Fighters are one thing. When you are ready to become a teacher you should be at least a step beyond that. You must be, at minimum, a strategist. Would any good strategist deliberately refuse to learn the way a new battlefield works? Would a good swordsman faced with guns not learn about guns? He would only refuse if he was stupid, or too proud.

And that's the first reframe, and probably the most critical. Use the pride: If the merchants are a lower class, are you going to lose at their game? Hell no. But in order to win, you have to learn the new rules. So what are you? A mere fighter who can't see beyond a single opponent? Or a true strategist?

15 comments:

shugyosha said...

I decided not to pursue MA professionally in the 90s, leaving my teens. The best instructors I could see where barely making a living (those instructors either got better and kept in their bare bones or whored themselves; and that _does_ condition my thinking _hard_).

These days I think I see ways to start a career from the ground up, but I'm not sure (and I think I'm about 15 years too old; we'll see if some offshots of that idea work). As a general rule, I see few ways to make a decent, both in bucks and morals, living from MA, in Spain. Now, maybe (just maybe) it's possible do make a decent living at it _from_ Spain.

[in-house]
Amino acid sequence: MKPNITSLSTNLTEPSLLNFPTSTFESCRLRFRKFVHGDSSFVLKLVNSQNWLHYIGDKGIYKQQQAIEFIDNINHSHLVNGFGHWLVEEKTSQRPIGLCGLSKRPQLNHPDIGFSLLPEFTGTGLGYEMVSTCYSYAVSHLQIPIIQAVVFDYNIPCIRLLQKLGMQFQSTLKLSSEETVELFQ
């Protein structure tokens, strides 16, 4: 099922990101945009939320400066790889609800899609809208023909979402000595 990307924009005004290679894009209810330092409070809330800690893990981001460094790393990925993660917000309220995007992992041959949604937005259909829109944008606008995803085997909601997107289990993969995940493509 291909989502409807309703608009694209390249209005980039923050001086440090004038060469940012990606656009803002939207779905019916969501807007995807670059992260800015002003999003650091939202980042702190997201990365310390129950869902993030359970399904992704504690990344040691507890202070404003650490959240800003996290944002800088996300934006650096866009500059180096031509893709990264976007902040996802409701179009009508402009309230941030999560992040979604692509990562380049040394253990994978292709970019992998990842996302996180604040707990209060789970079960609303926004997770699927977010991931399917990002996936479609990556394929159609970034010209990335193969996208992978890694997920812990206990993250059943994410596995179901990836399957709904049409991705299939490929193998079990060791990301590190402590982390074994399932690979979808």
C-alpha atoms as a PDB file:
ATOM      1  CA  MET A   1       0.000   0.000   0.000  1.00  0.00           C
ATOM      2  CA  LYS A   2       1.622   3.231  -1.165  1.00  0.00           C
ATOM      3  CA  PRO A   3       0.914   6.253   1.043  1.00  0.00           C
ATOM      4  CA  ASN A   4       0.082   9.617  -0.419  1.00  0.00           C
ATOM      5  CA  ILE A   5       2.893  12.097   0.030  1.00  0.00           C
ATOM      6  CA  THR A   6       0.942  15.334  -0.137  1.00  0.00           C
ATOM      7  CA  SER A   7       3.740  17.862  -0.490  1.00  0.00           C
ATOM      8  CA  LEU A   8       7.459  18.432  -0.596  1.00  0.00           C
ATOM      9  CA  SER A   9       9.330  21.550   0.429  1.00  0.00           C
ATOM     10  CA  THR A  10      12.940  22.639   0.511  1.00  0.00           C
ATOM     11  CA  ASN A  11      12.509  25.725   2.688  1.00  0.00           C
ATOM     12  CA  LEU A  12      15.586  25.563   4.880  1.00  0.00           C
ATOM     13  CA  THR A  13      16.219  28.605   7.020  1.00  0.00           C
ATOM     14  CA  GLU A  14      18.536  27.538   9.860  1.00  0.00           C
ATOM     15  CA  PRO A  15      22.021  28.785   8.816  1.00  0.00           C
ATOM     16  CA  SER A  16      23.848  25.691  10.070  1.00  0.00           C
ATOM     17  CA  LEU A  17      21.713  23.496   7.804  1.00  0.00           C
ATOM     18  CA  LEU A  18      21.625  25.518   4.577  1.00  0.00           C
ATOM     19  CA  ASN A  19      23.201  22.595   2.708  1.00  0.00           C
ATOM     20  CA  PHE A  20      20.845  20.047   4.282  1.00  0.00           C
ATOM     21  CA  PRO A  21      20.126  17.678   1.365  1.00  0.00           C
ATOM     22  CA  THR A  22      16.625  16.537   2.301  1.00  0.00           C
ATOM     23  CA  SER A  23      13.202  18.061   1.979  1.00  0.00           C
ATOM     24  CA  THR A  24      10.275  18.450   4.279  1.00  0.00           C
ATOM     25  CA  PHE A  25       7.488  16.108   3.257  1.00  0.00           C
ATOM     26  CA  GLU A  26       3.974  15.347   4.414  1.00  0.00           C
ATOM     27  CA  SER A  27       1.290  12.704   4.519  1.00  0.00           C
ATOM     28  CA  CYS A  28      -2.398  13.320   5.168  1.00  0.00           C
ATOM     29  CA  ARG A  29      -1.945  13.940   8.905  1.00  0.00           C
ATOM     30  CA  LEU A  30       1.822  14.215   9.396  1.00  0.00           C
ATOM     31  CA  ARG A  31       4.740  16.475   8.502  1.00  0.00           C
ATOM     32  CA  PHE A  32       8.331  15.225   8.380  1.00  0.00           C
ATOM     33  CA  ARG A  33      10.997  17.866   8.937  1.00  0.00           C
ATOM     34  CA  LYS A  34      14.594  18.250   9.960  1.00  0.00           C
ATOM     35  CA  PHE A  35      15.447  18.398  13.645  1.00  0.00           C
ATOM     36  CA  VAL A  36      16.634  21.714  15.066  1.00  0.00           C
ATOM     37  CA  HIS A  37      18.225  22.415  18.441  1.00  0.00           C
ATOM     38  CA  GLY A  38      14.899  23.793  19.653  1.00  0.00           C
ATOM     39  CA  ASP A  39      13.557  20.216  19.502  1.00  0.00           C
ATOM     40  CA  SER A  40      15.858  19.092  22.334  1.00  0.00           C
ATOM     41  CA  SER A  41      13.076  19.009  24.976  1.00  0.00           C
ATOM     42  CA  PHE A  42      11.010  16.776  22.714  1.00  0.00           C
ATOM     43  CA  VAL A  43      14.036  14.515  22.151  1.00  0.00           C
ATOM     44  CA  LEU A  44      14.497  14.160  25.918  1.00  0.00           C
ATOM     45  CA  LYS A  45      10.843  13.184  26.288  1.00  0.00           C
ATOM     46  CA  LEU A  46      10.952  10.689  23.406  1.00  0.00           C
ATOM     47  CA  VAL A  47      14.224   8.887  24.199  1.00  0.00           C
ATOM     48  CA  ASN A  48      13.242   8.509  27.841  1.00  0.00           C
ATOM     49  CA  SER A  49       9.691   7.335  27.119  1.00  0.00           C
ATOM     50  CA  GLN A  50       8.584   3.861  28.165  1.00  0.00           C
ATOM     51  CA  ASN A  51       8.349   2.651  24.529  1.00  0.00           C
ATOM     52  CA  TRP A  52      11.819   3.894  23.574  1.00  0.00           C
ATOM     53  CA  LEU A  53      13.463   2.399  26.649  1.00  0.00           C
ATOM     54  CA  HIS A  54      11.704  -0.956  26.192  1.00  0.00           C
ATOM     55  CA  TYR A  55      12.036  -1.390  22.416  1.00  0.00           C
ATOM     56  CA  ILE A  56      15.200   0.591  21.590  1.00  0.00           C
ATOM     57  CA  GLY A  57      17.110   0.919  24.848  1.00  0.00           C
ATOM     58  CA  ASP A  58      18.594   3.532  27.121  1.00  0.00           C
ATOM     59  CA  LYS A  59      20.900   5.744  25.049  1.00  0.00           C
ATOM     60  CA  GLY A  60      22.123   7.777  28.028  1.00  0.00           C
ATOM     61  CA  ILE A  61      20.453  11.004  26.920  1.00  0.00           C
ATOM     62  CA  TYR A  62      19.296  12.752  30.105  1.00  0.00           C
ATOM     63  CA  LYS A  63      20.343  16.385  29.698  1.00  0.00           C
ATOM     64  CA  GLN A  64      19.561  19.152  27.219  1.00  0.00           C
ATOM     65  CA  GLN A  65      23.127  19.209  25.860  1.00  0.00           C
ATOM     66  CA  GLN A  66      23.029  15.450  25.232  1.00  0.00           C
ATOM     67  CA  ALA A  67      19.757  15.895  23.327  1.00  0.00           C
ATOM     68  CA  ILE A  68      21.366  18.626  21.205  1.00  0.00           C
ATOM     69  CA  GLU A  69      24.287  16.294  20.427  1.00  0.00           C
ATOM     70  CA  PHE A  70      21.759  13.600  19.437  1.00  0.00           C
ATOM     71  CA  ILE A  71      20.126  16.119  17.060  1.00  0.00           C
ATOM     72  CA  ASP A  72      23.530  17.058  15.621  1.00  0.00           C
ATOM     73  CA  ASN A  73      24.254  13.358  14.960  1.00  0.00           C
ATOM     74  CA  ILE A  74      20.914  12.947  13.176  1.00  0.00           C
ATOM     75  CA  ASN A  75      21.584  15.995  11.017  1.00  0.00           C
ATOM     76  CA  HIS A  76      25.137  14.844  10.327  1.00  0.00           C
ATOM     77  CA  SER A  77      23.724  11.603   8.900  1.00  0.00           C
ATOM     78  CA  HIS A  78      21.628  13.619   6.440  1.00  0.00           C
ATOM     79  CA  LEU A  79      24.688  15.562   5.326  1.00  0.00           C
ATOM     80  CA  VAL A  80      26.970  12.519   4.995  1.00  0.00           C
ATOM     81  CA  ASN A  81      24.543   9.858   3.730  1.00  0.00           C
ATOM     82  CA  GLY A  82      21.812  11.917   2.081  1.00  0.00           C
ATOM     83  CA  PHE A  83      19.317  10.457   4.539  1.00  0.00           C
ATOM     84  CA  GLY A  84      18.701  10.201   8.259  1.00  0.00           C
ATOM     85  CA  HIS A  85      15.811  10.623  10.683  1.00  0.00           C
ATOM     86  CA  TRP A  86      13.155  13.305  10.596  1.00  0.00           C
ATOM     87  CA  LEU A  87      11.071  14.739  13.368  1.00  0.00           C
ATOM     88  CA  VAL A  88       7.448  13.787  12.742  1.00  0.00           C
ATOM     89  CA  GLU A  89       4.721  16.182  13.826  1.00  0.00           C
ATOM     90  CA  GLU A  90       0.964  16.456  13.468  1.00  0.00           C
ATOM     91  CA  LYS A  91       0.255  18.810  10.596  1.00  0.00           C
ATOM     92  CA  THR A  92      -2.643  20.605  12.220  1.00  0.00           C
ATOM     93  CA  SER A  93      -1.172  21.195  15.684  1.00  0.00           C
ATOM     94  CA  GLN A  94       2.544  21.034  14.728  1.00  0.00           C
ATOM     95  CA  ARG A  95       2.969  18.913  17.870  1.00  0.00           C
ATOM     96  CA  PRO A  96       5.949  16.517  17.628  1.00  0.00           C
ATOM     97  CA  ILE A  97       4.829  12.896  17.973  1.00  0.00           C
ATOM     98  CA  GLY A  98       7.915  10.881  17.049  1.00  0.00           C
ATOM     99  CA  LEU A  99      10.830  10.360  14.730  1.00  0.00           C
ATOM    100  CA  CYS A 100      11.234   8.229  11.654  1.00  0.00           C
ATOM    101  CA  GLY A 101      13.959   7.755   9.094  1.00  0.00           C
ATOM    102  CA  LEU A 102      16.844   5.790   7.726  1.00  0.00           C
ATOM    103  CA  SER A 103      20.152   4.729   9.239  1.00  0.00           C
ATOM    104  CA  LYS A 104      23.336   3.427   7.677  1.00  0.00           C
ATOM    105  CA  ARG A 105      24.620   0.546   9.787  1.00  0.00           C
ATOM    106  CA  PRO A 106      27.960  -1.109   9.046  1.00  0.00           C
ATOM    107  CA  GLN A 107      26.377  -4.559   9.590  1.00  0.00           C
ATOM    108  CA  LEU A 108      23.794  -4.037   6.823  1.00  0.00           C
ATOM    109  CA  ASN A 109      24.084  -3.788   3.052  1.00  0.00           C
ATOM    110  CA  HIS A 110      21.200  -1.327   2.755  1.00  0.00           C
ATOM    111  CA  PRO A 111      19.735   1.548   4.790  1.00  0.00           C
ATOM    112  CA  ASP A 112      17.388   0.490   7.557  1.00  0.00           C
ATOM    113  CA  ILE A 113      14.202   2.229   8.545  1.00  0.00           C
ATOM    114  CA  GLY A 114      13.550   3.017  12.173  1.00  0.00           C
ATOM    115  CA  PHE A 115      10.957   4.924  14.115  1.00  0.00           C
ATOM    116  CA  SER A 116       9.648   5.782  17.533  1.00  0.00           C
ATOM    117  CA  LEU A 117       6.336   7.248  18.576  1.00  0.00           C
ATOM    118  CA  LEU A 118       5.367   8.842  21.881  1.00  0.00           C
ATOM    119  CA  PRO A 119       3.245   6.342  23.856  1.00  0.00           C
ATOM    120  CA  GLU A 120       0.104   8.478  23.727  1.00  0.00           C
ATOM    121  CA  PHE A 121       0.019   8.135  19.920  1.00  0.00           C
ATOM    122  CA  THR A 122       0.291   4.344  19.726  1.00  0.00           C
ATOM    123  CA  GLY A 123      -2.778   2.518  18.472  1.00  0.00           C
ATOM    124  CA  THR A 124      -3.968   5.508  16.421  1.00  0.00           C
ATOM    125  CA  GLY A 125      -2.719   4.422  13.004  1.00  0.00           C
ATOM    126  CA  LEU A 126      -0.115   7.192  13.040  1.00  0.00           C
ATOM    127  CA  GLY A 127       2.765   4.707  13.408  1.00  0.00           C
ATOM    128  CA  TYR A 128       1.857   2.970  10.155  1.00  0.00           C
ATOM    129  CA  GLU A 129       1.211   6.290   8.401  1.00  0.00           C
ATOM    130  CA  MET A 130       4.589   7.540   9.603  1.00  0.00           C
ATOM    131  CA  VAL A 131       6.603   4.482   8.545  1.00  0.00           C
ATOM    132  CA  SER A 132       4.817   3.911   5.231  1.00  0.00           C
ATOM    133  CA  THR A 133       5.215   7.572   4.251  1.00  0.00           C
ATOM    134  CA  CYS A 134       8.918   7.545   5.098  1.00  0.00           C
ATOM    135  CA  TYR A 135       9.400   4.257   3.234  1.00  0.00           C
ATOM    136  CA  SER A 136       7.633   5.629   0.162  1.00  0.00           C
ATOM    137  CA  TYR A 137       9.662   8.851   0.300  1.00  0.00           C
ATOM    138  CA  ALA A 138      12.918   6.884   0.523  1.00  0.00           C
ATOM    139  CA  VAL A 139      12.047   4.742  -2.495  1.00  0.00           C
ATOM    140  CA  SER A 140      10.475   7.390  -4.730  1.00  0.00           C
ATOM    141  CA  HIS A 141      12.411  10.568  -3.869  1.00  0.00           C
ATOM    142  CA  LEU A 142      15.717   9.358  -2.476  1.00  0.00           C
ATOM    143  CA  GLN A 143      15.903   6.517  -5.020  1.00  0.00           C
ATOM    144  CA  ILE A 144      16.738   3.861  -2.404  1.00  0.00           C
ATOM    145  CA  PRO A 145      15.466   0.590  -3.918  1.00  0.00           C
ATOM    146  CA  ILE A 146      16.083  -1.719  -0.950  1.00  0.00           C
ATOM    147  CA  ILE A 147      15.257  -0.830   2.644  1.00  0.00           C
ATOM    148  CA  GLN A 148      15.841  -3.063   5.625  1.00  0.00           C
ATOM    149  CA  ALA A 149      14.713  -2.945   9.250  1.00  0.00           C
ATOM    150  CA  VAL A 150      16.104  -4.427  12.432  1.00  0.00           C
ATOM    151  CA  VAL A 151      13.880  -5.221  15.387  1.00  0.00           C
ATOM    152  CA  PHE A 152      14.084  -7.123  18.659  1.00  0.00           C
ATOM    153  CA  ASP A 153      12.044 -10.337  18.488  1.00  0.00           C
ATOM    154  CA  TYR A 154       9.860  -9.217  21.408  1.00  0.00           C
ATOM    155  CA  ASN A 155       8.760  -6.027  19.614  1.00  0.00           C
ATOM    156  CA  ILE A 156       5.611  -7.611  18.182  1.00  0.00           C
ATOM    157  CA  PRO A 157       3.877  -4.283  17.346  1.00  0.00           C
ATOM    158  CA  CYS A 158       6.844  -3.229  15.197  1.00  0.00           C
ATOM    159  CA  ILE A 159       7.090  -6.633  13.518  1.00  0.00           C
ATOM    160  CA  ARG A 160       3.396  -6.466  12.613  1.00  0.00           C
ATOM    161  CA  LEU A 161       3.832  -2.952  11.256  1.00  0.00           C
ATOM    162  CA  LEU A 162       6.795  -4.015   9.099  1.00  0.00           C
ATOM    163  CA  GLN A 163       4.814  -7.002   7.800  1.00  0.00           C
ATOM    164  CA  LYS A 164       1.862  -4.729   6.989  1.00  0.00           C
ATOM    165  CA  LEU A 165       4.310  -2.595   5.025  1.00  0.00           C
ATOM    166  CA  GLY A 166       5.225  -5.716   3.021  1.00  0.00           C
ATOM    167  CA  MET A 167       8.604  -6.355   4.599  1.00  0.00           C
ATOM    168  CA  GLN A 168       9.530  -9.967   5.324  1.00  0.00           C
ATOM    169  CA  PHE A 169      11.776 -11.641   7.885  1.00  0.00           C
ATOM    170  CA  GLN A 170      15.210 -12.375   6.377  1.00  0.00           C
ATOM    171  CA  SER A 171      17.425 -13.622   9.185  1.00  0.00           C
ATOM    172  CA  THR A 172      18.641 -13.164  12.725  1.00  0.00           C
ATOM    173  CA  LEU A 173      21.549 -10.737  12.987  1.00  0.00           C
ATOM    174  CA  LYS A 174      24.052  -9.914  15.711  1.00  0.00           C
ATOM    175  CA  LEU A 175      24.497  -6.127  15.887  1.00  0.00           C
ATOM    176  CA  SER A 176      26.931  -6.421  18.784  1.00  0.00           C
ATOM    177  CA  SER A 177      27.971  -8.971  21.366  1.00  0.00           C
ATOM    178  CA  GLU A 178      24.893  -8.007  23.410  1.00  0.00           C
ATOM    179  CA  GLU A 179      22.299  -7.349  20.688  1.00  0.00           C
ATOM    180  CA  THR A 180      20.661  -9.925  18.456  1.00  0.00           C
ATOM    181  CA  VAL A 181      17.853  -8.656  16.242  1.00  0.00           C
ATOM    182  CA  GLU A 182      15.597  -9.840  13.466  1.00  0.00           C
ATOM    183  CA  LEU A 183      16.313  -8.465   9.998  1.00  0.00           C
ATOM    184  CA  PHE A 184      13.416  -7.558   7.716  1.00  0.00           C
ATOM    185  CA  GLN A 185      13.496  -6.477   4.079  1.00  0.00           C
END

But, yes, I know that part.

Take care.

Kamil Devonish said...

I couldn't agree more. In our world if you provide something of value, you get compensated. One way or another. To say that you shouldn't or wouldn't get compensated is exactly the same as saying that you didn't provide something of value. If we stopped compensating people for providing value, a lot of important and sublime things probably wouldn't happen at all.

To my mind, martial arts are about finding ways to win, especially when the odds are against you. If you know how to prevail against an burly armed opponent but your business is failing, all the lessons you learned about facing fear, covering your vulnerabilities, studying obstacles and striking at the right moment are only half-understood.